Archive for March 2012
Whilst everywhere else in the UK was bathed in suspiciously glorious sunshine last Saturday, Edinburgh was smothered by a blanket of chilly fog – the legendary Haar – giving this abandoned depot an eerie atmosphere.
A silence and desaturation, another monument to our changing economic times.
I’ve been a little disheartened, dismayed and generally hacked off this last week or so (hence the lack of posts). This is largely due to ‘unauthorised use’ of one of my images, which I accidentally stumbled upon.
If there was a button I could have pressed to pull this blog off line then that’s what I would have done. Unfortunately there isn’t, so I’m faced with a long, protracted process of trawling back through posted images to ensure that I’ve “protected” them as fully as possible.
People. Google Images is NOT a free bank of photos from which you can pick, choose, download any image you like, put on the front cover of a brochure, print as many as you like and sell for whatever price you like.
You need to ask first.
It’s just polite, isn’t it?
And not only is it polite. It’s the freaking law.
Ok, I’m mostly hacked off with myself for my own carelessness. And on the plus side – I really like this image of red shadows I took in my stairwell, just hating the ugly watermarking.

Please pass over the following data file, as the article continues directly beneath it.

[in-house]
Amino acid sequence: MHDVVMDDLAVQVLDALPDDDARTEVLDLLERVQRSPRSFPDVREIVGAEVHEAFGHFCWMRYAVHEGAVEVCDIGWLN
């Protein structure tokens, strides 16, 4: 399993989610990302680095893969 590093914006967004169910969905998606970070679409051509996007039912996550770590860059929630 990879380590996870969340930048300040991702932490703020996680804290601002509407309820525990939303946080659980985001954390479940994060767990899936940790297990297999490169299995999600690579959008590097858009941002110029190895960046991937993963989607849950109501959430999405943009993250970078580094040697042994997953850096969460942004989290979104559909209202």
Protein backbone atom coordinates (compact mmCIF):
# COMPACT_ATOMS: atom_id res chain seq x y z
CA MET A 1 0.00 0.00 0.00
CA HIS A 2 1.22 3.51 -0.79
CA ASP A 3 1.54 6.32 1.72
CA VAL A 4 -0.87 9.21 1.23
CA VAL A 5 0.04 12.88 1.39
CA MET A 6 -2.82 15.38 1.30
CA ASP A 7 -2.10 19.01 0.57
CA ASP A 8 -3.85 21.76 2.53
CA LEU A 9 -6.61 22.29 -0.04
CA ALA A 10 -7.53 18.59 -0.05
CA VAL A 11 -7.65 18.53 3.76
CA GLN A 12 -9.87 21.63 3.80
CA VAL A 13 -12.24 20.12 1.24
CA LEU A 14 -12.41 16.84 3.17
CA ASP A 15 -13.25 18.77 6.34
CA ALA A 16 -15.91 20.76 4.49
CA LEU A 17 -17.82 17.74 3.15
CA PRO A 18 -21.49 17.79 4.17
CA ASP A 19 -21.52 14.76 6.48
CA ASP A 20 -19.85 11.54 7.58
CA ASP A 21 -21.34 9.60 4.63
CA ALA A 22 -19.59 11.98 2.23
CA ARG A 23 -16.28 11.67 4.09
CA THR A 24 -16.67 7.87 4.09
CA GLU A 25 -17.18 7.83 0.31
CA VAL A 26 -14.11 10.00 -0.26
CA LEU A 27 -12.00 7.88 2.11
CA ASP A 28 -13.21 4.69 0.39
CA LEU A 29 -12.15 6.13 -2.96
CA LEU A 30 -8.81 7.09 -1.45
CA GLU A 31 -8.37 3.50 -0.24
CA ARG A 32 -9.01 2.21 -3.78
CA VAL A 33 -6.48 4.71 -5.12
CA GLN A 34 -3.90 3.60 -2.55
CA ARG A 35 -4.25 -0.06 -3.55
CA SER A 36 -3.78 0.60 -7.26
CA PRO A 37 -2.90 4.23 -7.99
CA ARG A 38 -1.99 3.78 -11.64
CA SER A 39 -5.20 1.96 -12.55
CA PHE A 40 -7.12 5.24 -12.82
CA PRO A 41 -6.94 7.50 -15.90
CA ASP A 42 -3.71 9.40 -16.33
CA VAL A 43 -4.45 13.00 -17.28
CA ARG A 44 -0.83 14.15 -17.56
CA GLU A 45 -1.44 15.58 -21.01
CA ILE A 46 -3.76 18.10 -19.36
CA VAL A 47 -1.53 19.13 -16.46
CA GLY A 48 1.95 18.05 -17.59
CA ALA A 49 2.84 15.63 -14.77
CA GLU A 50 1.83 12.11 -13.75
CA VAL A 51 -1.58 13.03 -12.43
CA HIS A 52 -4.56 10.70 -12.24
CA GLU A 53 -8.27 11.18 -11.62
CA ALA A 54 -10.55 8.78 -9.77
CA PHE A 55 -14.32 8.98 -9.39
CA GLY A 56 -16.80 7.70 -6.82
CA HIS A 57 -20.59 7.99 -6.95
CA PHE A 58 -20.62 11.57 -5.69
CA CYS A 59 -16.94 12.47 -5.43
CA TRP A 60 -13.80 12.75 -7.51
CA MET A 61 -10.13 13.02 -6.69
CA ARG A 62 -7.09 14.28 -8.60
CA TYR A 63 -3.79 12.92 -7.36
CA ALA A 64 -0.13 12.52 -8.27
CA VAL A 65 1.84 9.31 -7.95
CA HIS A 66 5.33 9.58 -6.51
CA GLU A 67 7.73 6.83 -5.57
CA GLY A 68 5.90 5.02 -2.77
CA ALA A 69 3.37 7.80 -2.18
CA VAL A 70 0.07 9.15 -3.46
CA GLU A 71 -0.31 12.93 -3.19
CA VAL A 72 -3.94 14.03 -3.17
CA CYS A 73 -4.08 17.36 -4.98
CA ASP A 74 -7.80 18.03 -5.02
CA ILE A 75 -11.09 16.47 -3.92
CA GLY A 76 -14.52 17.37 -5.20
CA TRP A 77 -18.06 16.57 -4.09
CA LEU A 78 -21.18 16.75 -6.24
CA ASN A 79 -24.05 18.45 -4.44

Yesterday was a day to get high above the city, lie back in the sunshine, inhale pure oxygen and drink tea from a flask.
It was a day to spend watching a forest full of scouts on a sugar high impale themselves on barbed wire fencing whilst their sausage sizzle went awry and set fire to some pine trees.
It was a day full of birdsong, the crunch of dry heather under foot and live weapons firing from the M.O.D range.
It was a day where birds of prey glided above the green hills, then silently torpedoed down on their unsuspecting target below.
It was a day when a rogue heat-seeking missile (or possibly a back-firing flare) came a little too close to comfort and we turned back to the relative safety of city life.
It was beautiful, it was invigorating and it was just what I needed.
(it just has a really annoying neighbour – bit like a jet ski, only with guns)
I love my dreams and I have a lot of them. Recently, however, I’ve been waking in the night thinking “What a great dream, I’ll definitely not forget that one!” only to find that, come the morning, every last thread of it has disappeared from my mind. Ransacking my brain for even the smallest hook by which I could draw it back into my consciousness is completely unsuccessful. The dream has well and truly vanished.
So the other night, when I awoke, I managed to scrawl in my diary, in the pitch black, the words “Turnstiles, wartime and wotsits” and, by some miracle, it was still semi-legible in the morning. So here it is…
We were milling about on a quayside in WWI army uniforms, complete with pith helmets and Sam Brown belts, saying farewell to friends and loved ones, waiting to go through some turnstiles. On the other side of the turnstiles were ships which we were about to embark on in order to sail away to war.
However, to get through these turnstiles, we had to swipe a Wotsit crisp over a infrared light. And only certain shaped Wotsits would gain you entry. Too curly, no good. Too straight, no good. They had to have a perfect Wotsit shaped curve to activate the turnstiles.
I love dreams for their disregard for the conventions of storytelling and their celebration of the surreal.
I think I’ve been reading too much about WWI recently but honestly, I couldn’t tell you the last time I ate a Wotsit – could have been circa 1986!